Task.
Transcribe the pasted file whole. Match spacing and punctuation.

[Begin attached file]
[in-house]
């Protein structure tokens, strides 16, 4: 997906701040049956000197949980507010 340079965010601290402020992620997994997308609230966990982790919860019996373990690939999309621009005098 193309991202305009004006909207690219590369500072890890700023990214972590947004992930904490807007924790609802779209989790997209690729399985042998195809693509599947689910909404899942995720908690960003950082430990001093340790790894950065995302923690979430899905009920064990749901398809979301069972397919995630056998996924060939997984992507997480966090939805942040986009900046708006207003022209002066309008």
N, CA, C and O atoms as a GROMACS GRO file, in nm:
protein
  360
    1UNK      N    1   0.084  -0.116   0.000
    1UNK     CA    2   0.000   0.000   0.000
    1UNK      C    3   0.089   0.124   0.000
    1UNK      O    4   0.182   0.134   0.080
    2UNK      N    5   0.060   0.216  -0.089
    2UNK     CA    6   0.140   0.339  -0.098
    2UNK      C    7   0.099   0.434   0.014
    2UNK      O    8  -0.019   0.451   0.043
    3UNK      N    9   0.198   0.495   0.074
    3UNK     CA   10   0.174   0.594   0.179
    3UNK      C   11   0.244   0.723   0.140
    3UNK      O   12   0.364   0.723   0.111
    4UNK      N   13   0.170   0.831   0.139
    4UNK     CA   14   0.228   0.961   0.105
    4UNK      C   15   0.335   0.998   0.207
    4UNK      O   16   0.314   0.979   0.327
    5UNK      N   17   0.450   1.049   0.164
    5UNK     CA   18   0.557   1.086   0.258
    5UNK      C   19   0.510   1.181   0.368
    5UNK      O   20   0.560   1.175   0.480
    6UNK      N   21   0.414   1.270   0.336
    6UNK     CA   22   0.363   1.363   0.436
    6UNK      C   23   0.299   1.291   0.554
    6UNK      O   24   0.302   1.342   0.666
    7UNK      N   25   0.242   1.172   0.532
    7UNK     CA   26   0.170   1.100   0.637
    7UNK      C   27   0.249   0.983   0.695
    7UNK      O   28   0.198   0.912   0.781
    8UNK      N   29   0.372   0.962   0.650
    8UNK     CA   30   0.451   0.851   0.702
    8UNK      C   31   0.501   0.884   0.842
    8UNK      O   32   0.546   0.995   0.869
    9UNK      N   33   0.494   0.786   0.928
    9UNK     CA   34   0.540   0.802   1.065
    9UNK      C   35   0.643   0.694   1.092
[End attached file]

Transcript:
[in-house]
């Protein structure tokens, strides 16, 4: 997906701040049956000197949980507010 340079965010601290402020992620997994997308609230966990982790919860019996373990690939999309621009005098 193309991202305009004006909207690219590369500072890890700023990214972590947004992930904490807007924790609802779209989790997209690729399985042998195809693509599947689910909404899942995720908690960003950082430990001093340790790894950065995302923690979430899905009920064990749901398809979301069972397919995630056998996924060939997984992507997480966090939805942040986009900046708006207003022209002066309008």
N, CA, C and O atoms as a GROMACS GRO file, in nm:
protein
  360
    1UNK      N    1   0.084  -0.116   0.000
    1UNK     CA    2   0.000   0.000   0.000
    1UNK      C    3   0.089   0.124   0.000
    1UNK      O    4   0.182   0.134   0.080
    2UNK      N    5   0.060   0.216  -0.089
    2UNK     CA    6   0.140   0.339  -0.098
    2UNK      C    7   0.099   0.434   0.014
    2UNK      O    8  -0.019   0.451   0.043
    3UNK      N    9   0.198   0.495   0.074
    3UNK     CA   10   0.174   0.594   0.179
    3UNK      C   11   0.244   0.723   0.140
    3UNK      O   12   0.364   0.723   0.111
    4UNK      N   13   0.170   0.831   0.139
    4UNK     CA   14   0.228   0.961   0.105
    4UNK      C   15   0.335   0.998   0.207
    4UNK      O   16   0.314   0.979   0.327
    5UNK      N   17   0.450   1.049   0.164
    5UNK     CA   18   0.557   1.086   0.258
    5UNK      C   19   0.510   1.181   0.368
    5UNK      O   20   0.560   1.175   0.480
    6UNK      N   21   0.414   1.270   0.336
    6UNK     CA   22   0.363   1.363   0.436
    6UNK      C   23   0.299   1.291   0.554
    6UNK      O   24   0.302   1.342   0.666
    7UNK      N   25   0.242   1.172   0.532
    7UNK     CA   26   0.170   1.100   0.637
    7UNK      C   27   0.249   0.983   0.695
    7UNK      O   28   0.198   0.912   0.781
    8UNK      N   29   0.372   0.962   0.650
    8UNK     CA   30   0.451   0.851   0.702
    8UNK      C   31   0.501   0.884   0.842
    8UNK      O   32   0.546   0.995   0.869
    9UNK      N   33   0.494   0.786   0.928
    9UNK     CA   34   0.540   0.802   1.065
    9UNK      C   35   0.643   0.694   1.092